We agree that ‘psychiatrists need more structured clinical training in assessing and managing [movement] disorders to provide the best clinical care’ (Kuruvilla et al, Psychiatric Bulletin, August 2006, 30, 300–303). However, we were surprised that almost all respondents thought that the training should be undertaken in the first year of the MRCPsych course. As senior psychiatric trainees who have recently attended a ‘bedside’ teaching session on movement disorders, we would argue that there is a need for refresher courses at a later stage of training. Effective continuing professional development should include a regular revision of clinical skills, which cannot be achieved through reading alone. Furthermore, we feel this skill is best learnt in a small group setting with direct patient contact rather than in the more didactic MRCPsych setting. In a small group the learner is able to ask questions more freely.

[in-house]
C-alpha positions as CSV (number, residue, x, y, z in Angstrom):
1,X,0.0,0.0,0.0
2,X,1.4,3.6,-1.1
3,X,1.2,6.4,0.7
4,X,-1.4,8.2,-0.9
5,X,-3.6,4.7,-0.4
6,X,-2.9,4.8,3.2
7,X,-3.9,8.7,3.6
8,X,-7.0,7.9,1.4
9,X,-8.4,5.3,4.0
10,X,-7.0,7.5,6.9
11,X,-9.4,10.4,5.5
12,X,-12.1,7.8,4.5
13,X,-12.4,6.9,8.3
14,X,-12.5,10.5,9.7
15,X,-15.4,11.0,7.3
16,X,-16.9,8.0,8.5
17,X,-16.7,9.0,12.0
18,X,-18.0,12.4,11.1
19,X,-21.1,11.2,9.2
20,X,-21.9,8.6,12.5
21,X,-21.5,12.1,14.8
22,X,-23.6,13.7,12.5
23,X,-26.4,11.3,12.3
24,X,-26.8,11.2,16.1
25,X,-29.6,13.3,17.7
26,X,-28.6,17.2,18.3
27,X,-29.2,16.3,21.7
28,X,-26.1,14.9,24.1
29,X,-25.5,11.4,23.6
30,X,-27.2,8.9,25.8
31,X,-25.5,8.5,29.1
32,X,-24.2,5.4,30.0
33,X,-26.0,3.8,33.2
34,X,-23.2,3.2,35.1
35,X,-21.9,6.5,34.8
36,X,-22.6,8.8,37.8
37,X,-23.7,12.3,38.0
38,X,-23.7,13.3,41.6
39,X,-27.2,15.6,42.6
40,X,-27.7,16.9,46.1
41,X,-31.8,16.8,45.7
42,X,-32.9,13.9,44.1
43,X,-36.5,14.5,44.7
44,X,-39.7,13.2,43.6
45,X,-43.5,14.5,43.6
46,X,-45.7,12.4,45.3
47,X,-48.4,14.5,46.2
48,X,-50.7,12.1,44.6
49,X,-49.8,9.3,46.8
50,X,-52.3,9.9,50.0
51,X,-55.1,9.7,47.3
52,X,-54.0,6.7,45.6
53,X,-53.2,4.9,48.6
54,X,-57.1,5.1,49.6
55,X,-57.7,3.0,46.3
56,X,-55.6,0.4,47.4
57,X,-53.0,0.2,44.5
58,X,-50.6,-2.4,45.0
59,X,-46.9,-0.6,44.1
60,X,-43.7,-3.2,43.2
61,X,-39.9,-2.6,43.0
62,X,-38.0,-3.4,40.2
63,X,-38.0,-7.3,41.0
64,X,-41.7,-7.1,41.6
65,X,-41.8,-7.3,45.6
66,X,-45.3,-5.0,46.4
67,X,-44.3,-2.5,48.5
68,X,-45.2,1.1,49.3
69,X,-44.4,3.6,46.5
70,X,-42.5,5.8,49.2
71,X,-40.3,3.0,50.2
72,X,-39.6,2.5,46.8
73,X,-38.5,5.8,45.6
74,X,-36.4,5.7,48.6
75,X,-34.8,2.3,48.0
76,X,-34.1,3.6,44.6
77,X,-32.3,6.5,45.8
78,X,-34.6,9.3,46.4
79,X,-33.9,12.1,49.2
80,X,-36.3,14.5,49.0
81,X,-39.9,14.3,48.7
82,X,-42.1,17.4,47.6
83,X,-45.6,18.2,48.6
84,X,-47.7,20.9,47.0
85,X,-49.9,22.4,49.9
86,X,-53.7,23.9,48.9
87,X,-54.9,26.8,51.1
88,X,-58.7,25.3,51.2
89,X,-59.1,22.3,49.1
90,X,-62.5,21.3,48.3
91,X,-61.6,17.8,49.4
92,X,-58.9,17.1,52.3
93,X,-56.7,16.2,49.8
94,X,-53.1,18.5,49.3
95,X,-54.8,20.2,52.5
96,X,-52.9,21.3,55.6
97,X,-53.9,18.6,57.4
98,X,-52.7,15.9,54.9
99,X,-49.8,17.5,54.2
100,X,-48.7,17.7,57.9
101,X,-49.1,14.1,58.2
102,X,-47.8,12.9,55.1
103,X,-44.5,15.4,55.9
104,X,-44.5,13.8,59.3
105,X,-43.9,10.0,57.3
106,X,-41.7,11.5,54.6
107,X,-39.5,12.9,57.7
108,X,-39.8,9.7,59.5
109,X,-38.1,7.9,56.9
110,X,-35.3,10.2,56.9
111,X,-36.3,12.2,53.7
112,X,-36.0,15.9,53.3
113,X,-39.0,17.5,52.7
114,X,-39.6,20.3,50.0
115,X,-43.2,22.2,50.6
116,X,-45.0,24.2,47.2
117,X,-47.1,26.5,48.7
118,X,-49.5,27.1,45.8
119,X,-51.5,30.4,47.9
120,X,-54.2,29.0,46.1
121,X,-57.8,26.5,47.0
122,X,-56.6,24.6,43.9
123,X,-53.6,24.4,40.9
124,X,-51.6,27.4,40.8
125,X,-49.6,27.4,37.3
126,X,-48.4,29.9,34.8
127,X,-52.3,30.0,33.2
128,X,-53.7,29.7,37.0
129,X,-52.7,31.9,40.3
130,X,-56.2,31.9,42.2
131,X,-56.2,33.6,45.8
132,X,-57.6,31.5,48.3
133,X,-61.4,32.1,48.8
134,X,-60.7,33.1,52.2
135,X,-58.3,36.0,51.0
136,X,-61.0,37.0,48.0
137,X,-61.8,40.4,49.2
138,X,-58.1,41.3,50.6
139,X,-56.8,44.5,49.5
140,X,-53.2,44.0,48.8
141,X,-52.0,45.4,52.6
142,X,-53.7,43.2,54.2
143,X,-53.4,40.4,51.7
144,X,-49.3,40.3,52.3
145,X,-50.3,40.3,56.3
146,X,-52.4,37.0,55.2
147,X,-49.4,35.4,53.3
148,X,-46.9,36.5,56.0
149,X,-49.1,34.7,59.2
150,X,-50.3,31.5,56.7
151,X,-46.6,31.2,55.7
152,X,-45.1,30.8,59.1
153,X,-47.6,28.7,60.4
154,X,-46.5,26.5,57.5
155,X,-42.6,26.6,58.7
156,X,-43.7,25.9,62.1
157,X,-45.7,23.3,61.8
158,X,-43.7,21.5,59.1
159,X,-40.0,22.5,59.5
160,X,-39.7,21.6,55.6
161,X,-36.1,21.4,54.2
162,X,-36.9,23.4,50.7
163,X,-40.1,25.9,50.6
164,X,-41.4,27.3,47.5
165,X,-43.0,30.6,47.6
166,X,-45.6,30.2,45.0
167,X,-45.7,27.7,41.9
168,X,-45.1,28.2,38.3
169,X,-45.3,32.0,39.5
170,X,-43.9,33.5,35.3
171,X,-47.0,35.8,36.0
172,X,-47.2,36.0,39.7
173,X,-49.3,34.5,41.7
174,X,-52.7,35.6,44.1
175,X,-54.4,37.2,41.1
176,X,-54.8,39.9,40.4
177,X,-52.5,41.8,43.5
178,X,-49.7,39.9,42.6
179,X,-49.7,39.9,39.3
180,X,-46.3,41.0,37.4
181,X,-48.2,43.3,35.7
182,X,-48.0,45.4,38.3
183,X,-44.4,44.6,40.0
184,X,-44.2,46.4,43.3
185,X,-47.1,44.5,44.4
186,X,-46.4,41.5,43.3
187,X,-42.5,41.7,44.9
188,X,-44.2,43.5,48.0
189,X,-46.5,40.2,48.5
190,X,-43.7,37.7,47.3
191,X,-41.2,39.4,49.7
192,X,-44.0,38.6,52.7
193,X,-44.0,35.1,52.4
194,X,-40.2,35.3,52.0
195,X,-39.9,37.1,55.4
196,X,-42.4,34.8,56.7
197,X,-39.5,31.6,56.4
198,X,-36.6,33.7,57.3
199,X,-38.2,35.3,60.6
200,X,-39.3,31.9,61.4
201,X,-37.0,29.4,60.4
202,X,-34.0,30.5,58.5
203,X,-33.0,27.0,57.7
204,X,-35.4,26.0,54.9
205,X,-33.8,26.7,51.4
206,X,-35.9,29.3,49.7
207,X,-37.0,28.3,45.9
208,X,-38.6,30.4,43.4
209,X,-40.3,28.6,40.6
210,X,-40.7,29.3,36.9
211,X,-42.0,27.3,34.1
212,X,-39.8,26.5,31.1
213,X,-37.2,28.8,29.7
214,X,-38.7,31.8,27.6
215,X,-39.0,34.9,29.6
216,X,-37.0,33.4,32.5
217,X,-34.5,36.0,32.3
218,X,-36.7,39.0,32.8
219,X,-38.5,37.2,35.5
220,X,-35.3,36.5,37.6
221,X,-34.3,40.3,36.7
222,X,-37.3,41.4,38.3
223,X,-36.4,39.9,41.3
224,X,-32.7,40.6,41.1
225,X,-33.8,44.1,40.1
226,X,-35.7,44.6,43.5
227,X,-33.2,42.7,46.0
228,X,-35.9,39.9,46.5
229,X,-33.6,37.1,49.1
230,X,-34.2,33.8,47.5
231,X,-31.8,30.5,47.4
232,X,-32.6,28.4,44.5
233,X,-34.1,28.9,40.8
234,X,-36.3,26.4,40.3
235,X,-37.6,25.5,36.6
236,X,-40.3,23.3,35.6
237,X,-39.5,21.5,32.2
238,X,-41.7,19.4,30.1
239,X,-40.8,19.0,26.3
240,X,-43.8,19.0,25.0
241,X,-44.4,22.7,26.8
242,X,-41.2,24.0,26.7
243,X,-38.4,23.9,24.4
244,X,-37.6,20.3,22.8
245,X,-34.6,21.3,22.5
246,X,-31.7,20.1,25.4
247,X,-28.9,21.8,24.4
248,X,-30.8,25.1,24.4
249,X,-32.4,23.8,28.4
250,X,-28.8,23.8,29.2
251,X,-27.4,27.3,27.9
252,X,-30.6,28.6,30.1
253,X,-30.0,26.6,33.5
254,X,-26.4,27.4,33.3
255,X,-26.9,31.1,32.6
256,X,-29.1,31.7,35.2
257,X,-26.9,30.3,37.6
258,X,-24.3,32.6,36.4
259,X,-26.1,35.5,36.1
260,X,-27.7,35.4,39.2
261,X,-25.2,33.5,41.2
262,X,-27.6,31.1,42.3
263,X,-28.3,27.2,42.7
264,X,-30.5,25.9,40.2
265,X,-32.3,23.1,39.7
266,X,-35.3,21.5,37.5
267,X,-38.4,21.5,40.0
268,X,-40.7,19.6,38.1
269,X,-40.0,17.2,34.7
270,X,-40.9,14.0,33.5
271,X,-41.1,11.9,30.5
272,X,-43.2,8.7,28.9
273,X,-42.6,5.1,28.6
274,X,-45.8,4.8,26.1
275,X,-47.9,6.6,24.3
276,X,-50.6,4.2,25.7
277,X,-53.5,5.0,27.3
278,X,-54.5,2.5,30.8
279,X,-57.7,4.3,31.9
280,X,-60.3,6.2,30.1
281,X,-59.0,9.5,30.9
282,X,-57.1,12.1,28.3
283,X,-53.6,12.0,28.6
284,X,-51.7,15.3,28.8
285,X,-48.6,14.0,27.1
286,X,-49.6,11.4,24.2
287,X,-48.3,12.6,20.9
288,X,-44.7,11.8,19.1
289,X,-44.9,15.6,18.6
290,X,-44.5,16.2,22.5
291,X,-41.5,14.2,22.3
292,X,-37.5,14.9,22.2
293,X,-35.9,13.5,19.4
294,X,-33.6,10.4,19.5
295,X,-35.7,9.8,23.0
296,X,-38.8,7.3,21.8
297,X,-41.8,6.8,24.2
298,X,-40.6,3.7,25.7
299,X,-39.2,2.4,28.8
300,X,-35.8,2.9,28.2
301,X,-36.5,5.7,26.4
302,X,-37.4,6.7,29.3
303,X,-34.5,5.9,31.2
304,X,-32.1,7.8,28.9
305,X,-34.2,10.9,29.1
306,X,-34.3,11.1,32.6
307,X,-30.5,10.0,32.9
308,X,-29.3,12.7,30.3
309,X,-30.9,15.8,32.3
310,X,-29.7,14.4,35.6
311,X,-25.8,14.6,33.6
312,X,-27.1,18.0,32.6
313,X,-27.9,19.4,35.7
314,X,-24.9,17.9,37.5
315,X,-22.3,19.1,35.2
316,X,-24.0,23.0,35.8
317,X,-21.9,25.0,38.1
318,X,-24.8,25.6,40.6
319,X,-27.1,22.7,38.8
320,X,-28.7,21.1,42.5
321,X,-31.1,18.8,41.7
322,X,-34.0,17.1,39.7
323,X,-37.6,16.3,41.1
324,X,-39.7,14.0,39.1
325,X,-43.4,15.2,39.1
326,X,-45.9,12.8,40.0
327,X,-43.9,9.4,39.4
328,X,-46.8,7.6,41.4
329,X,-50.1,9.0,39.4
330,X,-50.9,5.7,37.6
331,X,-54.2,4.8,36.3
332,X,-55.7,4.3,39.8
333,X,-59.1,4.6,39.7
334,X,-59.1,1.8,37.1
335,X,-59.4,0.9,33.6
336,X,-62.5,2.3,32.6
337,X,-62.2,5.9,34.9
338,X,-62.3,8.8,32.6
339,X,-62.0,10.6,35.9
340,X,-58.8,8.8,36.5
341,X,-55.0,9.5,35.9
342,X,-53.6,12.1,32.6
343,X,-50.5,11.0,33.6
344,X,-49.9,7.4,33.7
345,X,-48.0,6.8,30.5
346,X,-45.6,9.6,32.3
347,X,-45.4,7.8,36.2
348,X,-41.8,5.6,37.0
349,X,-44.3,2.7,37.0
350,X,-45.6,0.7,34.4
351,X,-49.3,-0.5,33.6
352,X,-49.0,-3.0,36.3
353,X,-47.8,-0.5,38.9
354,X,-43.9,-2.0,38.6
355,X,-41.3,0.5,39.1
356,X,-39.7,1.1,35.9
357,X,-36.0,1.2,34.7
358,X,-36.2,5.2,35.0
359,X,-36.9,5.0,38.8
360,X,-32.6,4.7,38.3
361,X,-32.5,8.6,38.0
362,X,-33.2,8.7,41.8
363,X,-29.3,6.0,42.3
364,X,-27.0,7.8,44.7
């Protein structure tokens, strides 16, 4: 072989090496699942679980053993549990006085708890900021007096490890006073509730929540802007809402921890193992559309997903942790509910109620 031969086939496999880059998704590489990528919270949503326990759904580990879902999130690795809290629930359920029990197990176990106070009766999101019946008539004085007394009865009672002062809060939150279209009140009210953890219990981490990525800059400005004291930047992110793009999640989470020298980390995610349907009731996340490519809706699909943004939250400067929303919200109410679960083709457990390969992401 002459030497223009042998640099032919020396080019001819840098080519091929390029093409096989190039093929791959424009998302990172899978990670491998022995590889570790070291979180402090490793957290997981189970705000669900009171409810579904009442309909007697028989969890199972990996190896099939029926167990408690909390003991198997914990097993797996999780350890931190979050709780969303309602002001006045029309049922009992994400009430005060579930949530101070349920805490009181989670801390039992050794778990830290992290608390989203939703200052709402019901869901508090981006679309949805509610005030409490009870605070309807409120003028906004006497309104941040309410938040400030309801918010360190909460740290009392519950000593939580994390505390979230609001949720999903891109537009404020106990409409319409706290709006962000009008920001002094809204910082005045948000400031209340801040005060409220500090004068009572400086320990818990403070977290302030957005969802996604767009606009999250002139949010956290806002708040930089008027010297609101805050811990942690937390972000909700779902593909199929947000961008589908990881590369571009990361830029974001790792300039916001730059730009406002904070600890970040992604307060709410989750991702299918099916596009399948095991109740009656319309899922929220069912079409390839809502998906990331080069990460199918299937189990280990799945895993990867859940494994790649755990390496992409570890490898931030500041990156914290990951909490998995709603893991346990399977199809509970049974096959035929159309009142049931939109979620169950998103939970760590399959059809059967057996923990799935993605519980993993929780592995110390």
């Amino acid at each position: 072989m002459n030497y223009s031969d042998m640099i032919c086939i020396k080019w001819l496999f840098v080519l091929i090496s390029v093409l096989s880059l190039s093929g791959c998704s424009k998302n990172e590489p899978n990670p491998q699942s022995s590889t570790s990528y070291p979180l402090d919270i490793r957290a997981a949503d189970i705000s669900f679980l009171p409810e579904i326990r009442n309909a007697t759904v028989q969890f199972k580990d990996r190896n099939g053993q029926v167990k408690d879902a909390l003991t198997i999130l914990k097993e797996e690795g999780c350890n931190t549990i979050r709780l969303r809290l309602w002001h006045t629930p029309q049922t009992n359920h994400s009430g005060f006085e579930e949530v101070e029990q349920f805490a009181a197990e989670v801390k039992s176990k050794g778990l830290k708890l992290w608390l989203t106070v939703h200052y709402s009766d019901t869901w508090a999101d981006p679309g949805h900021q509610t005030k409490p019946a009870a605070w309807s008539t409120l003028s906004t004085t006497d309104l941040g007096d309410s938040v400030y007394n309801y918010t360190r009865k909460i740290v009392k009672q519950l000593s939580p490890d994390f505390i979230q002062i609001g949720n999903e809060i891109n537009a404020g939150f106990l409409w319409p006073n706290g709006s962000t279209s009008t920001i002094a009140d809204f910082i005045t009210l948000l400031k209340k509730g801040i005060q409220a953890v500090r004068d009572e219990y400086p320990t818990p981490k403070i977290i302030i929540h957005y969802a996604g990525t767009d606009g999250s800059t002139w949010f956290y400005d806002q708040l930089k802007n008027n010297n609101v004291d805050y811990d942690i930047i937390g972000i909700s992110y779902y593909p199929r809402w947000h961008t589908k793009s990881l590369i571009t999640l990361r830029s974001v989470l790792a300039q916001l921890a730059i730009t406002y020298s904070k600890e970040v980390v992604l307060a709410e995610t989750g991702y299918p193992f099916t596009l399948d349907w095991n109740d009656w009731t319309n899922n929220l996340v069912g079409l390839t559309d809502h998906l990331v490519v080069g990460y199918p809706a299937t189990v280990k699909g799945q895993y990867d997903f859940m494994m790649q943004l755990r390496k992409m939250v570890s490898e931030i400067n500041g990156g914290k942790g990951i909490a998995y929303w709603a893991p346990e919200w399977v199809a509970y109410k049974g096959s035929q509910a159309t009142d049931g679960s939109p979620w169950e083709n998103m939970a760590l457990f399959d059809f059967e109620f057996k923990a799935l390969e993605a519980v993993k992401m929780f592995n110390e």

Kuruvilla et al raise wider issues concerning the competency of psychiatrists in physical examination. Given the increased awareness of biological mechanisms in aetiology, particularly in old age psychiatry and liaison psychiatry, it is becoming increasingly important for psychiatrists to be competent not just in the assessment of movement disorders but all aspects of neurological examination. These are difficult skills to master and should be taught by competent teachers, often working in medical specialties at the clinical interface of psychiatry. Only by identifying our clinical weaknesses and then actively seeking teachers to address our learning needs will we be able ultimately to provide the best clinical care.
- © 2006 Royal College of Psychiatrists